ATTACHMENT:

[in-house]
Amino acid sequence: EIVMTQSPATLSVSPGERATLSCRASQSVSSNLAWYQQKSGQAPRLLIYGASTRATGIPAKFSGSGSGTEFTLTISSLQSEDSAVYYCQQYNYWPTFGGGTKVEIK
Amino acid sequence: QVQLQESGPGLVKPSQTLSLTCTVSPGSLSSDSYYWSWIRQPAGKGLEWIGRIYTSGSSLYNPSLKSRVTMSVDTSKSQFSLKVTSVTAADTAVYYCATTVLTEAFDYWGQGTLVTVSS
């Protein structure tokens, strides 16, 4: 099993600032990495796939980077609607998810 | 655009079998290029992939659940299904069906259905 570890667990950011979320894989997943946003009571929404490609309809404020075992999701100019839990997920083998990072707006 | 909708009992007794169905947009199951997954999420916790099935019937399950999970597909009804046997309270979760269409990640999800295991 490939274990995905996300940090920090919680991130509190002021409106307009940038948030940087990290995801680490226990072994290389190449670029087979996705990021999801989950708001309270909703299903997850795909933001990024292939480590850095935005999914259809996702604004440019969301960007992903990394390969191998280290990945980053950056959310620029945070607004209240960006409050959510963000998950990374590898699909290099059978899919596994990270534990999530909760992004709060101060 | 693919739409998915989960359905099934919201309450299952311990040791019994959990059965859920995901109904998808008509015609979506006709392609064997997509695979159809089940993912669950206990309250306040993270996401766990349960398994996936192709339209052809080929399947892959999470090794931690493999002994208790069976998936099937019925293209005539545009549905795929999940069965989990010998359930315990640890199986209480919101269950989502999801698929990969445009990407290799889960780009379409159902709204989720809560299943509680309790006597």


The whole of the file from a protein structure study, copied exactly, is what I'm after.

[in-house]
Amino acid sequence: EIVMTQSPATLSVSPGERATLSCRASQSVSSNLAWYQQKSGQAPRLLIYGASTRATGIPAKFSGSGSGTEFTLTISSLQSEDSAVYYCQQYNYWPTFGGGTKVEIK
Amino acid sequence: QVQLQESGPGLVKPSQTLSLTCTVSPGSLSSDSYYWSWIRQPAGKGLEWIGRIYTSGSSLYNPSLKSRVTMSVDTSKSQFSLKVTSVTAADTAVYYCATTVLTEAFDYWGQGTLVTVSS
């Protein structure tokens, strides 16, 4: 099993600032990495796939980077609607998810 | 655009079998290029992939659940299904069906259905 570890667990950011979320894989997943946003009571929404490609309809404020075992999701100019839990997920083998990072707006 | 909708009992007794169905947009199951997954999420916790099935019937399950999970597909009804046997309270979760269409990640999800295991 490939274990995905996300940090920090919680991130509190002021409106307009940038948030940087990290995801680490226990072994290389190449670029087979996705990021999801989950708001309270909703299903997850795909933001990024292939480590850095935005999914259809996702604004440019969301960007992903990394390969191998280290990945980053950056959310620029945070607004209240960006409050959510963000998950990374590898699909290099059978899919596994990270534990999530909760992004709060101060 | 693919739409998915989960359905099934919201309450299952311990040791019994959990059965859920995901109904998808008509015609979506006709392609064997997509695979159809089940993912669950206990309250306040993270996401766990349960398994996936192709339209052809080929399947892959999470090794931690493999002994208790069976998936099937019925293209005539545009549905795929999940069965989990010998359930315990640890199986209480919101269950989502999801698929990969445009990407290799889960780009379409159902709204989720809560299943509680309790006597």